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      Association of Thrombomodulin Gene Polymorphism (C1418T) With Coronary Artery Disease in Pakistani Population

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          To find out the association between Thrombomodulin gene polymorphism (C1418T) with coronary artery disease in population of Karachi, Pakistan.


          This case-control study was conducted in Tabba Heart Institute in collaboration with the National Institute of Blood Diseases, Karachi. We compared C/T dimorphism in 92 cases with 90 control subjects by allele-specific amplification. The results of PCR were confirmed by Gene sequencing. All the laboratory methods were strictly in compliance with the international standards. All variables that were either statistically significant in the univariate analyses or potentially important with respect to prevention or biologically relevant variables were included in logistic-regression analyses. Potential confounding was assessed with the use of multivariate models adjusted for participant’s characteristics and other major risk factors for coronary artery disease. All reported p values are two-tailed, with statistical significance at p value < 0.05.


          The frequency of CC, C/T and TT genotype was 81 (90%), 6 (6.7%) 3 (3.3%) in controls and 67 (72.8%), 20 (21.7%) and 5 (5.4%) in cases respectively. In cases group the CT/TT genotypes were found to be significantly highly represented among the patients with coronary artery diseases when compared with control group (p-value 0.009).


          TM C1418T polymorphism emerges as a risk marker in Coronary Artery Disease patients in the population of Karachi, Pakistan.

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          Most cited references 20

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          Genetics of coronary artery disease and myocardial infarction--2013.

          Coronary artery disease is a complex disease influenced by modifiable risk factors as well as genetic susceptibility. The genetics of coronary artery disease and myocardial infarction have long been enigmatic. Recent advances in molecular genetics and biology, bioinformatics, and statistics have allowed us to study the interaction of exogenous and endogenous factors. Recent genome-wide association studies and their meta-analyses have included thousands of patients and healthy individuals and provided the statistical power to identify genetic variants, each associated with a rather small increase in risk. Thus far, more than 45 risk loci have been identified. Nevertheless, the search for genetics-based improvements in therapy and prevention has just begun. Hitherto unrecognized mechanisms may provide promising drug targets and early interventional strategies. Furthermore, the sum of risk alleles may facilitate risk assessment as they provide complementary information to traditional risk scores.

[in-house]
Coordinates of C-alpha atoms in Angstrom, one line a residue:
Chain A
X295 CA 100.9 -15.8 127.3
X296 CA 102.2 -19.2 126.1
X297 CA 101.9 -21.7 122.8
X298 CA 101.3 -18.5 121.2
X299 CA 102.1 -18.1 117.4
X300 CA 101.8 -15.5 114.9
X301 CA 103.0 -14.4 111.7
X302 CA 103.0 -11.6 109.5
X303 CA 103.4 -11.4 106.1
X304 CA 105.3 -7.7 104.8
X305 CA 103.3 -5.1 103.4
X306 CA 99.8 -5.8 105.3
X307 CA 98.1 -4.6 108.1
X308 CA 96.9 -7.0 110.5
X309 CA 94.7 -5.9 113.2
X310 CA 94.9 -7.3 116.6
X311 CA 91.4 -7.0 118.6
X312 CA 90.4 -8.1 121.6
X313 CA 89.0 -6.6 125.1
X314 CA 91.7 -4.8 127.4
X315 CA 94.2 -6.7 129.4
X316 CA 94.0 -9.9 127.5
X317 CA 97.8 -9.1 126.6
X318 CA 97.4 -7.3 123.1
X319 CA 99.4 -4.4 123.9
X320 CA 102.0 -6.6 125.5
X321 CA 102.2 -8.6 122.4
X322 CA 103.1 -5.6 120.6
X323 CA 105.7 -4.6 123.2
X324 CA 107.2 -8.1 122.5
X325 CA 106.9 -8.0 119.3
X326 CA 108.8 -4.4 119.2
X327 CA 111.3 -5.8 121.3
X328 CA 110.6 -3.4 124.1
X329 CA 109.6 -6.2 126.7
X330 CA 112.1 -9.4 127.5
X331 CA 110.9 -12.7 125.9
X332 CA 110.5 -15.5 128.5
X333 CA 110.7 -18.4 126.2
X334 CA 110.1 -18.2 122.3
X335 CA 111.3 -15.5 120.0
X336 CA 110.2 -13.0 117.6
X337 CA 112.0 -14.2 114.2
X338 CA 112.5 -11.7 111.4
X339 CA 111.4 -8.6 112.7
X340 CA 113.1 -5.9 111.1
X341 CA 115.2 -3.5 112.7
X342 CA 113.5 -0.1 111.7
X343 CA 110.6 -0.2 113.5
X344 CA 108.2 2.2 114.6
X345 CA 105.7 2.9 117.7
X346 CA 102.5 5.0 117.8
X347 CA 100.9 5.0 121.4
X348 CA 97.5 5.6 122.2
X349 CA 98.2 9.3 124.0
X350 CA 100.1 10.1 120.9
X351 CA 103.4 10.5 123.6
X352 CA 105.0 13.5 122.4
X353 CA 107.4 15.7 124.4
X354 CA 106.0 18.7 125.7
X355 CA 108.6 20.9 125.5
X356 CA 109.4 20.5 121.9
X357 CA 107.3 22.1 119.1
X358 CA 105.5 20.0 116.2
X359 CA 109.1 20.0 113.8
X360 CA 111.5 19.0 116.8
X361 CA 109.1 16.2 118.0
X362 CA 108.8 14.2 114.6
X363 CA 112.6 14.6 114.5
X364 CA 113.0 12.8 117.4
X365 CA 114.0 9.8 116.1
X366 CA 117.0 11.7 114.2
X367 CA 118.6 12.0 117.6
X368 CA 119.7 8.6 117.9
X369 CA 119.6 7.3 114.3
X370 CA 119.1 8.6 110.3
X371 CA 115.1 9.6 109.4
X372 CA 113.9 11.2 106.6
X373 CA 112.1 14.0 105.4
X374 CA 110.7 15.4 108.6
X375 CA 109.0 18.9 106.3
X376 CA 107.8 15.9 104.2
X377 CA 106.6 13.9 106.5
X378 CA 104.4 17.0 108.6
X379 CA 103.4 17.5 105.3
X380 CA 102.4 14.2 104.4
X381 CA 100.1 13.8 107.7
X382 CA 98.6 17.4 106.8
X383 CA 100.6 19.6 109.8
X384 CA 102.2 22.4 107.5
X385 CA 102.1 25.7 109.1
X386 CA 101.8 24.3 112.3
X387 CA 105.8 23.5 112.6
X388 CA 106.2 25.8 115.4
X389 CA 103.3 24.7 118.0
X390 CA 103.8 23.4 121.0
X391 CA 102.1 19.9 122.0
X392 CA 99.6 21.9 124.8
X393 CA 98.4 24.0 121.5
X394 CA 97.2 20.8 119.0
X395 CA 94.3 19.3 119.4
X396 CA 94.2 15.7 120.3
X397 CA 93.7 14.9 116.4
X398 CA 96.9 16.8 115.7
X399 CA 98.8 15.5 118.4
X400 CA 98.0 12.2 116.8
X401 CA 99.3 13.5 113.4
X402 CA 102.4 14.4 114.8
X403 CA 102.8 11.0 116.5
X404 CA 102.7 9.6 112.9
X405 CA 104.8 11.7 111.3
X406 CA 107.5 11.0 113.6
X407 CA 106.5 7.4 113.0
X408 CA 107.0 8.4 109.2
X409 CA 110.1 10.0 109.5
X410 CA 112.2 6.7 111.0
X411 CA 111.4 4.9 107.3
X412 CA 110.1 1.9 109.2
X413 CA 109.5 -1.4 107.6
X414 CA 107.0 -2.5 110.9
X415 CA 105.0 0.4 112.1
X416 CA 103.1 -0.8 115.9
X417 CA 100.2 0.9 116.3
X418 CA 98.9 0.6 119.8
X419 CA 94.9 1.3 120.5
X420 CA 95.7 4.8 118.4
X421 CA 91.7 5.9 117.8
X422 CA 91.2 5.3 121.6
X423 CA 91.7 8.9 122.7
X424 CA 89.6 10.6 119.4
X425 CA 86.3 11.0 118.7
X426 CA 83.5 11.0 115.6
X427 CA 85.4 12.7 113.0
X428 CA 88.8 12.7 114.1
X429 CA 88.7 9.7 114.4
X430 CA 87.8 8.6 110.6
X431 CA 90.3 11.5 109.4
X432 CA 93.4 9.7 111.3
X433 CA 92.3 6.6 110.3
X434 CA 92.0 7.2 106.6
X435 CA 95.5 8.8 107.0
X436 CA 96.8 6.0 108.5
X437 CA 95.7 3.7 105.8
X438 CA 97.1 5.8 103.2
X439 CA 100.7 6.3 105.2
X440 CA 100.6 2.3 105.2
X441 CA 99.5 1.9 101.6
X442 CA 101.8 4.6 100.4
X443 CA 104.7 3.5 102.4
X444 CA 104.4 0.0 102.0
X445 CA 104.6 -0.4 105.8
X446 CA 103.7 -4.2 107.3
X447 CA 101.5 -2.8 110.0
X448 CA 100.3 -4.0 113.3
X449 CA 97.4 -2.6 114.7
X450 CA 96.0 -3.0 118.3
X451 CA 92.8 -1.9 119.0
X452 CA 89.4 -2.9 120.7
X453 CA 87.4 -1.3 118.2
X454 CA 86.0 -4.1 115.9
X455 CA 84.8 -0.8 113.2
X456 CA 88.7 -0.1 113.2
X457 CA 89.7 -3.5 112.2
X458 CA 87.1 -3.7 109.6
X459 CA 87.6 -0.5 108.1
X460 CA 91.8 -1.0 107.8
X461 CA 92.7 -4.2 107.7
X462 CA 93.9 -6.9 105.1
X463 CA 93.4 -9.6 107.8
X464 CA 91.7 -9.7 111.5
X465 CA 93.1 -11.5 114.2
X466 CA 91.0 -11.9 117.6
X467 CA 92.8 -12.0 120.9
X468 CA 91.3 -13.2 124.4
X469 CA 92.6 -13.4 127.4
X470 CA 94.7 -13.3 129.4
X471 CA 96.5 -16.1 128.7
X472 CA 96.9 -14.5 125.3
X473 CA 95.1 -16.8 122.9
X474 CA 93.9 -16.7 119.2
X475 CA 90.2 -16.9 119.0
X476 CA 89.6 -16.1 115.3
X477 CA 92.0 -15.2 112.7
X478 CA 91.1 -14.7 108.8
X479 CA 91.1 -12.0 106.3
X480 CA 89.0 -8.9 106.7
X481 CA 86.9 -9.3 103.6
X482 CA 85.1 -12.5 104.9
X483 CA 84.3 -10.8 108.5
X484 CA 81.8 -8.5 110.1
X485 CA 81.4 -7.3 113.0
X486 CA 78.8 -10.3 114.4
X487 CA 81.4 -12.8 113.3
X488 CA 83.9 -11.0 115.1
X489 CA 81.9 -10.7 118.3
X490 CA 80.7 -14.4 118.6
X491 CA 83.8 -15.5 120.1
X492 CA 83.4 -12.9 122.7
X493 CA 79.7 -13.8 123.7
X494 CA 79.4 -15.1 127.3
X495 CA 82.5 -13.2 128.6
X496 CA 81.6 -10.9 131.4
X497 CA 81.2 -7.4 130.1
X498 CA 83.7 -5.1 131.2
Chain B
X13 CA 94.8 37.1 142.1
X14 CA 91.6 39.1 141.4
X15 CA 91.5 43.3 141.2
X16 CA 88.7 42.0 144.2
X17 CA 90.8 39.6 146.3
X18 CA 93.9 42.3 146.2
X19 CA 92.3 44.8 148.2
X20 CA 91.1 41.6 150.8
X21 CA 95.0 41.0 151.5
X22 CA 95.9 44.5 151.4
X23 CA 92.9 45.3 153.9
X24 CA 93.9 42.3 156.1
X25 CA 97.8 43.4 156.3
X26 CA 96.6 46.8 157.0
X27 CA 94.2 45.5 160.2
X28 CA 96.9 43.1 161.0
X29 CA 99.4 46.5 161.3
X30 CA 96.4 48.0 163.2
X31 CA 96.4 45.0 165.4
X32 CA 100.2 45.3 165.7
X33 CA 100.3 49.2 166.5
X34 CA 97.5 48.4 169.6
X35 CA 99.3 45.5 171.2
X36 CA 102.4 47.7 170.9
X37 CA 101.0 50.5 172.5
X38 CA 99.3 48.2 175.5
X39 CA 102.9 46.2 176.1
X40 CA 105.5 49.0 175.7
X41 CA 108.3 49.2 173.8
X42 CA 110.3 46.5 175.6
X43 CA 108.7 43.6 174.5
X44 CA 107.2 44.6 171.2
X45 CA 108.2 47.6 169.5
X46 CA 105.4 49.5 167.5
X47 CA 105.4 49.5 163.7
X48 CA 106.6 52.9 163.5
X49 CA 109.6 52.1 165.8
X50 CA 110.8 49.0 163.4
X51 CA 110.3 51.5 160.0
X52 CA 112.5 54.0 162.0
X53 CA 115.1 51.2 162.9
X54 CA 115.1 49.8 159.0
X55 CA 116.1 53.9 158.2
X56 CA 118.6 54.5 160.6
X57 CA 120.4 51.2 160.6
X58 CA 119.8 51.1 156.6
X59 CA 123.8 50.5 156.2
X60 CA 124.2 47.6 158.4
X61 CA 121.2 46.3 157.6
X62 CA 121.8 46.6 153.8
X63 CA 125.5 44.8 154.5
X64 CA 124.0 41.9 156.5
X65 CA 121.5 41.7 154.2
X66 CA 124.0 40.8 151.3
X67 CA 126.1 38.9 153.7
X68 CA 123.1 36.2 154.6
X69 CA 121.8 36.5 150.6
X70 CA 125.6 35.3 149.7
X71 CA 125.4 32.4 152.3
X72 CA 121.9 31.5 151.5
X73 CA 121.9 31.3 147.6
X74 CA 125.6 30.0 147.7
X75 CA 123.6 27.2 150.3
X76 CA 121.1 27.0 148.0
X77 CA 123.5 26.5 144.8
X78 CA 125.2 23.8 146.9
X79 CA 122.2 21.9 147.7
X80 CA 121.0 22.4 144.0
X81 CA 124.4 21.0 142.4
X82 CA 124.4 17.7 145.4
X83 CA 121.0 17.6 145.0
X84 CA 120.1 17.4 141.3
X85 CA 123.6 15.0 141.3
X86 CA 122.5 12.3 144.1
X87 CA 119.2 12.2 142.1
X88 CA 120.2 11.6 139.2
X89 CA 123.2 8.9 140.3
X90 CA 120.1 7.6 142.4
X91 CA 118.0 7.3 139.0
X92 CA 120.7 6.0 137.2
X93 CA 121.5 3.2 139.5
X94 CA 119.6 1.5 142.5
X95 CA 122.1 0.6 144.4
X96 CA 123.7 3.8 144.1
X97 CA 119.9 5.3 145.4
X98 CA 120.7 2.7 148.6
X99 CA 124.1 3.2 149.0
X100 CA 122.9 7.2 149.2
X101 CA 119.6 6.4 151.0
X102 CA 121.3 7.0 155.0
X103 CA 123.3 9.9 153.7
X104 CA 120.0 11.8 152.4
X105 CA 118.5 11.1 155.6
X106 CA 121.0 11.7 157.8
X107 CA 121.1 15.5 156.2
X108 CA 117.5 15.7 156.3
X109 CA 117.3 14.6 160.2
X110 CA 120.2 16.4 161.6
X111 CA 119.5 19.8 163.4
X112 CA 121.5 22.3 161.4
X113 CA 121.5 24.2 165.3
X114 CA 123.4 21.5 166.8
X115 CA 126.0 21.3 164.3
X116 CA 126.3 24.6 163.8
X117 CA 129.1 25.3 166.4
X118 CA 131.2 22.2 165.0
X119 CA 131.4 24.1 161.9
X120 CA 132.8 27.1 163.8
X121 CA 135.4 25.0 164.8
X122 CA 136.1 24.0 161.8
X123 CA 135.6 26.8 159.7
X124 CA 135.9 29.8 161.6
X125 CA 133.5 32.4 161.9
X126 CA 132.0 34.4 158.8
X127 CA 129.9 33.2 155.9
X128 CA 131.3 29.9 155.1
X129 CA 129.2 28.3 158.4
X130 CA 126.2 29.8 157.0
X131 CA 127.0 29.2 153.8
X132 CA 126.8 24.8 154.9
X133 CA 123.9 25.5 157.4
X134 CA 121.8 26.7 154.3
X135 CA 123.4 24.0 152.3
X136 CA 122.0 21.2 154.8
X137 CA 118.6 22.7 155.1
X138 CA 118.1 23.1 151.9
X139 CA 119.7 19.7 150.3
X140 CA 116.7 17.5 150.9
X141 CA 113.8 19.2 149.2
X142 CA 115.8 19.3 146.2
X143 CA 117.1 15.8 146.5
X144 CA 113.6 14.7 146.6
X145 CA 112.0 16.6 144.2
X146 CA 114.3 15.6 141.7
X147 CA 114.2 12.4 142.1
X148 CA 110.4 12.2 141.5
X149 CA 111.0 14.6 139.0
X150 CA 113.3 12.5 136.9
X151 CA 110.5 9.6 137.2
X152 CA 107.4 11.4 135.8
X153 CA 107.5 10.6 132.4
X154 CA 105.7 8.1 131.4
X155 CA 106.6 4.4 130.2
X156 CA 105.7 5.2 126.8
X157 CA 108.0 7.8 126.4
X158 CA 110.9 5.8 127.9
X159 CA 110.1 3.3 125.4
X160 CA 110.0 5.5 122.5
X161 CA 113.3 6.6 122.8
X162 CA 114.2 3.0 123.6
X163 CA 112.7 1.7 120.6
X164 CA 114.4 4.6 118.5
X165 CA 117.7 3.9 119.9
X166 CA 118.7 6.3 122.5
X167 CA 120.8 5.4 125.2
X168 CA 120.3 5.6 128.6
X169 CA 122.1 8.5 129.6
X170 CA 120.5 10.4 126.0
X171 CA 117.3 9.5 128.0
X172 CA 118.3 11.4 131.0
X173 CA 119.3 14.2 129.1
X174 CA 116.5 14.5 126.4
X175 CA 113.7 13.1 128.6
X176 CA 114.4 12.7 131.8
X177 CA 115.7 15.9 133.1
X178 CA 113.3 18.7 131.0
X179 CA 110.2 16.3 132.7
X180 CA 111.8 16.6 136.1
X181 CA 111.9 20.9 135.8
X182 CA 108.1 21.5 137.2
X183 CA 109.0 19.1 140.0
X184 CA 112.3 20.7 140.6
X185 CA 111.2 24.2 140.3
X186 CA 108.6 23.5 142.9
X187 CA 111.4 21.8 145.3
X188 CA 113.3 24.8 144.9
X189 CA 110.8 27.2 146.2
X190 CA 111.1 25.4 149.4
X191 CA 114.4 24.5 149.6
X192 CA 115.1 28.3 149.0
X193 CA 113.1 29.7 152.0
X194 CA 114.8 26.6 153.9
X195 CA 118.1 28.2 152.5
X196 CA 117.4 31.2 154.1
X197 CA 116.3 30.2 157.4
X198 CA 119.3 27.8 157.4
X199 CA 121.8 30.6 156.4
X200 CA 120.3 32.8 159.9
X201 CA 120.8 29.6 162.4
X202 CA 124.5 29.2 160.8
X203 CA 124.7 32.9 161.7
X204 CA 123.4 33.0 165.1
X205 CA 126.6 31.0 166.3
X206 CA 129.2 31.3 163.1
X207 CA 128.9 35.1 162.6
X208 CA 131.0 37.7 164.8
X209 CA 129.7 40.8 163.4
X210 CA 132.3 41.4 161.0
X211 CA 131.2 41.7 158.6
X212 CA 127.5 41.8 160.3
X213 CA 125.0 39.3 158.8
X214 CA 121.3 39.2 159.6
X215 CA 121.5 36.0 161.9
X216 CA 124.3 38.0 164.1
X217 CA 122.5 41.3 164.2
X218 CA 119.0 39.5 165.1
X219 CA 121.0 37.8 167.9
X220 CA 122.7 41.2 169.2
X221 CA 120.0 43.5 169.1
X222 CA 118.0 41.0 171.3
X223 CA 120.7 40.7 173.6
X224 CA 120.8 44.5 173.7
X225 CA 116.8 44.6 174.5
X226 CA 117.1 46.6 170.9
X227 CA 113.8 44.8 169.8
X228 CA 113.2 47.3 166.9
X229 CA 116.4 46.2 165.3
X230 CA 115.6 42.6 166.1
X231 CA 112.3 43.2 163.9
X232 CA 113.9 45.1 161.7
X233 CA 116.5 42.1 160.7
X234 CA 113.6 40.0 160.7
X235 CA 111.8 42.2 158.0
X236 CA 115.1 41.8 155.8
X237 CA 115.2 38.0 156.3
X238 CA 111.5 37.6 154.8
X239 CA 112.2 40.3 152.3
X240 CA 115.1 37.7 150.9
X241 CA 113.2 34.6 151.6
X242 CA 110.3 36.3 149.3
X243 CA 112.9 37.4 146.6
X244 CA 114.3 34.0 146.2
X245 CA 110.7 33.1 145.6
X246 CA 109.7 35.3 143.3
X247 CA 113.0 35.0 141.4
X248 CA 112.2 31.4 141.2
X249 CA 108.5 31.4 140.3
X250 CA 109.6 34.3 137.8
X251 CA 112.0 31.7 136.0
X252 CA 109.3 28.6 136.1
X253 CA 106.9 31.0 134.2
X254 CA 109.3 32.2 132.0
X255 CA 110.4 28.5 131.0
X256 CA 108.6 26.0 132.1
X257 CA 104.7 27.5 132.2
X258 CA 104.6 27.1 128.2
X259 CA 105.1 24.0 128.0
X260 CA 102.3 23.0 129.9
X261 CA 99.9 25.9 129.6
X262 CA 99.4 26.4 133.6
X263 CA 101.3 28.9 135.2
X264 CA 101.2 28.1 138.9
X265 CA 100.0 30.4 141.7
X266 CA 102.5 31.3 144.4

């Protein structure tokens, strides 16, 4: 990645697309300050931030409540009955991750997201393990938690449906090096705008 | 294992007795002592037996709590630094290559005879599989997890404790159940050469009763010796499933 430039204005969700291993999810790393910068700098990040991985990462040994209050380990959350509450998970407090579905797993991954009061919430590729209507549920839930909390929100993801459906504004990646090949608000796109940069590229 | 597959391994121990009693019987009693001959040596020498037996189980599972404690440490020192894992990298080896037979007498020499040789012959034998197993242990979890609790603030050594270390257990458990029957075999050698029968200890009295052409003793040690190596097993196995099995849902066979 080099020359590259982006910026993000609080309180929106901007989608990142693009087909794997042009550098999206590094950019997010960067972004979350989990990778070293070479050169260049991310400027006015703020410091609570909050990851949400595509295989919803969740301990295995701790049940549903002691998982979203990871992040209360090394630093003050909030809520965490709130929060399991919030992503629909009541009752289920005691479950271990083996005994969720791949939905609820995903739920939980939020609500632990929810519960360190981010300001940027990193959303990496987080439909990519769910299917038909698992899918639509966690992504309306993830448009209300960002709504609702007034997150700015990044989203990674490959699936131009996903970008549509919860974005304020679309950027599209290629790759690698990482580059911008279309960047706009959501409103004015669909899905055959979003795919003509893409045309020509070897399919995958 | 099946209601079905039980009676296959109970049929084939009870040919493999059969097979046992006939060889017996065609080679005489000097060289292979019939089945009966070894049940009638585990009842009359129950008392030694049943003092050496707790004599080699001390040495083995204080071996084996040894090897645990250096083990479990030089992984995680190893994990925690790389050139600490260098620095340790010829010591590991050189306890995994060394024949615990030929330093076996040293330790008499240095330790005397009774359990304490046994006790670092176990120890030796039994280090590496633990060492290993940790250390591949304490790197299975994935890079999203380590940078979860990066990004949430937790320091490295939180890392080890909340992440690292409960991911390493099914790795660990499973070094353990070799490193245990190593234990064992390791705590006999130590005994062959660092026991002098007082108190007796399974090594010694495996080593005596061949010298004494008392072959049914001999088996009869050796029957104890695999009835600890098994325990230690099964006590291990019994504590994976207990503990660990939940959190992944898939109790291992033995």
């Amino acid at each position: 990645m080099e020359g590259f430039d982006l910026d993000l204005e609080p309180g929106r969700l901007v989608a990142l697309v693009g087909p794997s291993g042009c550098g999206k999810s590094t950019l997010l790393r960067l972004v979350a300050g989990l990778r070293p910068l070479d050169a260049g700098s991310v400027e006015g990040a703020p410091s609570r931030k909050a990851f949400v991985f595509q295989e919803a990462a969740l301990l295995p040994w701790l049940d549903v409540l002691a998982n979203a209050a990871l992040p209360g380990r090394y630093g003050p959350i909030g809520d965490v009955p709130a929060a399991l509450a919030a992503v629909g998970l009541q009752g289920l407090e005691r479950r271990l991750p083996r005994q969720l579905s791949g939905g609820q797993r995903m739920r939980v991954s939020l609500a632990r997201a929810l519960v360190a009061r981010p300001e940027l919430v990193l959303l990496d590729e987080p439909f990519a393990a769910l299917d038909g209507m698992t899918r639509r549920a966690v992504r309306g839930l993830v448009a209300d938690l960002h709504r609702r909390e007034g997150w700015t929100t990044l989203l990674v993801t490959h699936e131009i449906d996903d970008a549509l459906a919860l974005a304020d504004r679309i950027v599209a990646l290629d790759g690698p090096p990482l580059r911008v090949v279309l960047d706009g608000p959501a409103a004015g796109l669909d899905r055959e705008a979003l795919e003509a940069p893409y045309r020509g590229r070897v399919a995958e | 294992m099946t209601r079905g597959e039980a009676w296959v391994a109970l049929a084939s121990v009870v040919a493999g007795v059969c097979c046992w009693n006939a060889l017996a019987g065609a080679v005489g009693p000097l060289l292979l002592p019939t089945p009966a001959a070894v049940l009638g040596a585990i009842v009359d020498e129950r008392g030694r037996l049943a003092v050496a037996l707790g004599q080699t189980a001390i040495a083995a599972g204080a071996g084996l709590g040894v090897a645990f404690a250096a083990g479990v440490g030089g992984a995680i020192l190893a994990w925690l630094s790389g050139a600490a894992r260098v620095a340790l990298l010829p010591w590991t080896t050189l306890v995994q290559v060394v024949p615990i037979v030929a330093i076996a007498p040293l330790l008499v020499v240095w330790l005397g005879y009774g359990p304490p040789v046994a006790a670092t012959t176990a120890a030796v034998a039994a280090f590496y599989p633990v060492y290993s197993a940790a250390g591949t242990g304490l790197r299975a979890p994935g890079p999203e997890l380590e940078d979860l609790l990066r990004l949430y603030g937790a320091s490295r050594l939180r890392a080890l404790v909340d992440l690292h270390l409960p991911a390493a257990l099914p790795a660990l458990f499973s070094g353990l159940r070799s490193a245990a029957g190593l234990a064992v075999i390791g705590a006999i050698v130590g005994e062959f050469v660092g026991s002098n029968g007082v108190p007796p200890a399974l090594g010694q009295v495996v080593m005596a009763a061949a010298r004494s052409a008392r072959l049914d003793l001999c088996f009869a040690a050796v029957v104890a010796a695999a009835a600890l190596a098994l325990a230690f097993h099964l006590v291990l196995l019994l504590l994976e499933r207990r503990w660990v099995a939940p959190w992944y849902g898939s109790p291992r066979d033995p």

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            Complex formation between thrombin and thrombomodulin inhibits both thrombin-catalyzed fibrin formation and factor V activation.

            Protein C is activated rapidly when thrombin binds to a specific cell surface cofactor protein, thrombomodulin. Studies were initiated to determine the influence of thrombin-thrombomodulin complex formation on the substrate specificity of thrombin. When thrombin binds to thrombomodulin, the resultant complex retains less than 1% of the fibrinogen clotting activity of free thrombin. Permanent alteration of the thrombin molecule is not involved since full clotting activity is regenerated by incubation of the complex with excess diisopropyl phosphothrombin. Unlike the activation of protein C by the thrombin-thrombomodulin complex which is dependent on Ca2+, inhibition of fibrinogen clotting activity is not dependent on the presence of divalent metal ions. Formation of the thrombin-thrombomodulin complex also inhibits thrombin activation of factor V. Despite these changes in macromolecular substate specificity, no significant change in the hydrolysis of the synthetic substrates p-tosyl-L-arginine methyl ester and N alpha-benzoyl-L-arginine ethyl ester is detected upon formation of the thrombin-thrombomodulin complex. Formation of this complex results in a slight increase in the Km (from 9.0 +/- 0.4 to 10.2 +/- 0.6 microM) and Vmax (from 230 +/- 10 to 270 +/- 10 mol/s/mol of thrombin) for the specific thrombin substrate H-D-Phe-Pip-Arg-p-nitroanilide. These studies suggest that thrombomodulin has two distinct anticoagulant functions: 1) to inhibit the ability of thrombin to clot fibrinogen and to activate factor V; and 2) to accelerate the formation of the anticoagulant, activated protein C.